The Only Vegan in the Village

[45 year- old German Female]

I grew up in a very small village in Germany,  about fifteen hundred people.  The slaughter house was right next to me and every Monday I would hear the pigs scream.  I’d press the pillows against my ears, trying to block it out, because to me they sounded like children, like humans – they screamed pretty loud.  I always wanted to get away from it, I wanted to stop it – but as a kid, you don’t have any choice, you’re just born there and it’s where you grew up.

The butcher had three kids, but I never played with them, I thought they were pretty hideous looking,  no necks!  They had a little store downstairs and my mom would  take me to buy meat.  I would stand there, just frozen looking at that stuff, knowing where it came from.  The butcher and his wife would always give little snips of sausage to the kids, they’d try and give it to me and I would just be horrified.  My mother would say, “Don’t give her anything, she won’t eat it, she’ll feed  it to the cat!”  They already knew I didn’t want any of that!  I was a vegetarian even as a child because I just knew, whatever screamed there on Monday, ended up in that glass case.  I wanted nothing to do with it, it was too horrifying.

My parents also had a large garden at the end of the village, we would never go to the supermarket, we’d just go to the garden and pick our salad, whatever.  My mom would cook from scratch.  We didn’t have any school lunches, we’d go home for lunch, that’s how I grew up with pretty healthy food.  I was lucky that my parents had that garden and  that my mom knew how to cook.  Of course she’d always say, “Aaarrgh, she doesn’t eat this, she doesn’t eat that, but there was enough other stuff for me to eat so my mom or my dad never said, you have to eat that.  My brothers, though, were unaffected by the pig screams and all that – they didn’t care.  My older brother, he’s an architect in his fifties now, he doesn’t even like animals.  I don’t know what makes one person go the way I did and another person not care.  I’m trying to figure it out.  My brother and I, we don’t get along, of course !

Becoming vegan for me, it was a gradual thing, I already didn’t like milk – the only thing was the cheese, that’s one thing most people find hard to give up.  Of course, back then if we had like Daiya cheese or all these substitutes it would be easier.  Living here in L.A. it’s very easy to be vegan, easy to find substitutes.  There has been general acceptance of my veganism but the family, I think, is the last thing that changes.   Every  family meeting turns into a fight over my diet.  My brother says, “Are you still vegetarian?” He always tries to provoke me. It’s just very sad.

For me the sad part is, why am I the only vegan from this village?  There was even a horse butcher.  They have a racetrack in Frankfurt and they would get injured horses from there and they would get butchered.  You’d think most people would be horrified. So, for me, to go back and visit my mom, to still see that store, to still see the butcher, I think I can’t believe I grew up there.  But  I’m glad I’ve had this experience because it gives me stronger arguments when people talk about sustainable, humane meat I can say – it doesn’t matter, there’s nothing humane, whether it’s twenty-thousand cows or five cows, it’s the same thing.  People are horrified by these immense feedlots and such, but the small stuff is just as bad.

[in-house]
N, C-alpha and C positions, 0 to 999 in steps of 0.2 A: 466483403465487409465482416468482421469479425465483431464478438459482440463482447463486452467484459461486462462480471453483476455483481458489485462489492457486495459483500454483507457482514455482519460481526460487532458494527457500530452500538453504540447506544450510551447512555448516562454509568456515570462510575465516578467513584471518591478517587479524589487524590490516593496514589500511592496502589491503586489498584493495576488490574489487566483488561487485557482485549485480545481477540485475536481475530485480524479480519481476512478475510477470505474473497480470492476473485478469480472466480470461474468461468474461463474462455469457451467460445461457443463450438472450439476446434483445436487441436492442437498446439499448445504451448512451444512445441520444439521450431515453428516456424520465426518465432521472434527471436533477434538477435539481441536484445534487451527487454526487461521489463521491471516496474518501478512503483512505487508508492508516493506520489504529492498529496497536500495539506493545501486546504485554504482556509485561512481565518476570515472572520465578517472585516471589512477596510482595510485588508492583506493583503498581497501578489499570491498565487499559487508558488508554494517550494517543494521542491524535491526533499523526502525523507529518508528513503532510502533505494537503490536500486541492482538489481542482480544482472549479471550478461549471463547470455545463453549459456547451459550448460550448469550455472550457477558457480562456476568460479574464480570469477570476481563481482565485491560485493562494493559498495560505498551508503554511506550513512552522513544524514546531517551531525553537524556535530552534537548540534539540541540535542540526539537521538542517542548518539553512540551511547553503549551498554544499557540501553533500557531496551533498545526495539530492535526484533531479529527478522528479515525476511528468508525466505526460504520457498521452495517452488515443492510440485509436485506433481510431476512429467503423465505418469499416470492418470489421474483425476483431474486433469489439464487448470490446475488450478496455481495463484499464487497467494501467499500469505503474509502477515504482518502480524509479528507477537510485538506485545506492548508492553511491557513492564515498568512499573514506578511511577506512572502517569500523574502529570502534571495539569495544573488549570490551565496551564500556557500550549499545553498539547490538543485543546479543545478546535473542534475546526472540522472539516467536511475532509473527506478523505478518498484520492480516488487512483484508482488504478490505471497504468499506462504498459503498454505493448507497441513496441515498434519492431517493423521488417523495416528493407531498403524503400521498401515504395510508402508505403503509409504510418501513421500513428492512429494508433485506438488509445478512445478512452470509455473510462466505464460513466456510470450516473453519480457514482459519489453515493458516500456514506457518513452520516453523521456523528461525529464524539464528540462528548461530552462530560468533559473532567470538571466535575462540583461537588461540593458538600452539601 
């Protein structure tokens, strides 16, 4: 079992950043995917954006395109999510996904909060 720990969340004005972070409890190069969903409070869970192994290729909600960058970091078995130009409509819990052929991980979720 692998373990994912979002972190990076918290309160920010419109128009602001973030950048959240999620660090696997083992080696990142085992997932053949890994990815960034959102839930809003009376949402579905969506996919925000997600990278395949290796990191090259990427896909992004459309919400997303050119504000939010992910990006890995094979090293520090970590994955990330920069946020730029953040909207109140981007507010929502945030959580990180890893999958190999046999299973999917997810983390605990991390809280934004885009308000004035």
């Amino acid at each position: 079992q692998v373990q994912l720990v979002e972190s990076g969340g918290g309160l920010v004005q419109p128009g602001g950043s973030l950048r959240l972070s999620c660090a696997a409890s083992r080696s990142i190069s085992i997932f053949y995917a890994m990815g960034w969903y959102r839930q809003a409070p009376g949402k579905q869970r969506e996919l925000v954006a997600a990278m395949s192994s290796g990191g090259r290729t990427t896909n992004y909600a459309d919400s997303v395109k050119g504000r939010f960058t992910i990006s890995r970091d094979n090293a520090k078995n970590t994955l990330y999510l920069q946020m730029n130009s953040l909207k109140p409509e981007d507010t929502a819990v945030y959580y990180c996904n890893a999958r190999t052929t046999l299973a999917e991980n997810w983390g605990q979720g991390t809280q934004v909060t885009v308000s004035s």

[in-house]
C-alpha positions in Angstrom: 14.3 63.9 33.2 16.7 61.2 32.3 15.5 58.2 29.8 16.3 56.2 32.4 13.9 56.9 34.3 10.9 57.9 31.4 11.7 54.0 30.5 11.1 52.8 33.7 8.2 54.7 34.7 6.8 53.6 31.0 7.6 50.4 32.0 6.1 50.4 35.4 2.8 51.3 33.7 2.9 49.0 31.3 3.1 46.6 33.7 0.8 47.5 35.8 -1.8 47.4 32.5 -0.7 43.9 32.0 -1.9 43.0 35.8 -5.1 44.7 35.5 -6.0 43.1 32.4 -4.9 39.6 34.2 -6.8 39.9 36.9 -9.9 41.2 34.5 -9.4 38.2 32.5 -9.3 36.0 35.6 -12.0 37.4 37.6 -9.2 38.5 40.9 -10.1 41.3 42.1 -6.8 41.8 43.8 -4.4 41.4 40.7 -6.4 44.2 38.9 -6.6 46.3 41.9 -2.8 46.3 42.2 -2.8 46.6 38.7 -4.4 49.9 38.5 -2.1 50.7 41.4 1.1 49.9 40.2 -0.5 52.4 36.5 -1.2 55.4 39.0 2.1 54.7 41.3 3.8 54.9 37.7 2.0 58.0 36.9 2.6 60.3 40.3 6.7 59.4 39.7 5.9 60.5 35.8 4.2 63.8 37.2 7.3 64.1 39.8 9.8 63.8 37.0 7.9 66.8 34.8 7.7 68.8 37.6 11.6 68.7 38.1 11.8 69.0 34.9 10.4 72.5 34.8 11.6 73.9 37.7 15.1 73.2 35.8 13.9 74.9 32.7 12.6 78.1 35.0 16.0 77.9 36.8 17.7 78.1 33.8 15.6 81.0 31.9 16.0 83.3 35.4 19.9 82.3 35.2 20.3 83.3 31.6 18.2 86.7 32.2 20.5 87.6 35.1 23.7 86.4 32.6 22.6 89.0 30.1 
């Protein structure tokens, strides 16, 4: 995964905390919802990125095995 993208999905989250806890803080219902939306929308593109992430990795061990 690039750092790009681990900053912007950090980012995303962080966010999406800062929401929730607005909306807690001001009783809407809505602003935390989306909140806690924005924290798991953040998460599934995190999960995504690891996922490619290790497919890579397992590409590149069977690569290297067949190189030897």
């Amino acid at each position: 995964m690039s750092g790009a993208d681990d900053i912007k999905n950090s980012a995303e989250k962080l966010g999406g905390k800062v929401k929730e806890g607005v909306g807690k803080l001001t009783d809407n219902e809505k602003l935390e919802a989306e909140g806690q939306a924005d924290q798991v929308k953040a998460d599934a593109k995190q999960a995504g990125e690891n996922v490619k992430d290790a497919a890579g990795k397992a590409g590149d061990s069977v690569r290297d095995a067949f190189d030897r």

And people just don’t realize how bad the conditions are for dairy cows and chickens who lay eggs. My  mom would say, oh, but eggs are okay!  And I’d have to say, no, it’s worse, you don’t know how these hens are raised.  Well, last year she went to a blueberry farm where they also sold eggs.  She said she went into one of the sheds and there were thousands of hens in there, which is still considered a small operation.  She was horrified.  She said, “There’s no sunlight and they’re cramped in there!’  And I said, “That’s what I’m talking about, Mom. Now you see it!” And she said, “Okay, I can see it now.”

It’s frustrating, Germany is very conscious of environmental , ecological stuff like acid rain and you have to recycle religiously.  But the meat issue is not talked about.

I don’t want to become an old cynic when I’m seventy sitting there saying, “Nothing changes, it’s all like a circle that just starts again, we make the same mistakes over and over again.  I just wonder why some people are aware of things and others aren’t, or choose not to be, just being like plain stupid about stuff.  I wish we could be just stupid for a week and have a break.  I don’t want to know all these things I know!  Most people, obviously, choose not to know.  I wish I could wake someone up so they just don’t go mindlessly into a supermarket and grab whatever is there.  I wish they would make a more conscious choice about their food and think, wait a minute, where did that come from?

People always think that vegans are such preachers.  But I live with this burden of knowledge that most people don’t want to listen to.  So where do I put all that?

It’s there, it doesn’t go away.

[index]

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One thought on “The Only Vegan in the Village

  1. Simon Hiles March 6, 2017 / 3:53 am

    I am a 51 year old fat man who listened. I have changed my ways, gone from eating animals to never eating them again. People like me are opening their eyes. Don’t lose hope.

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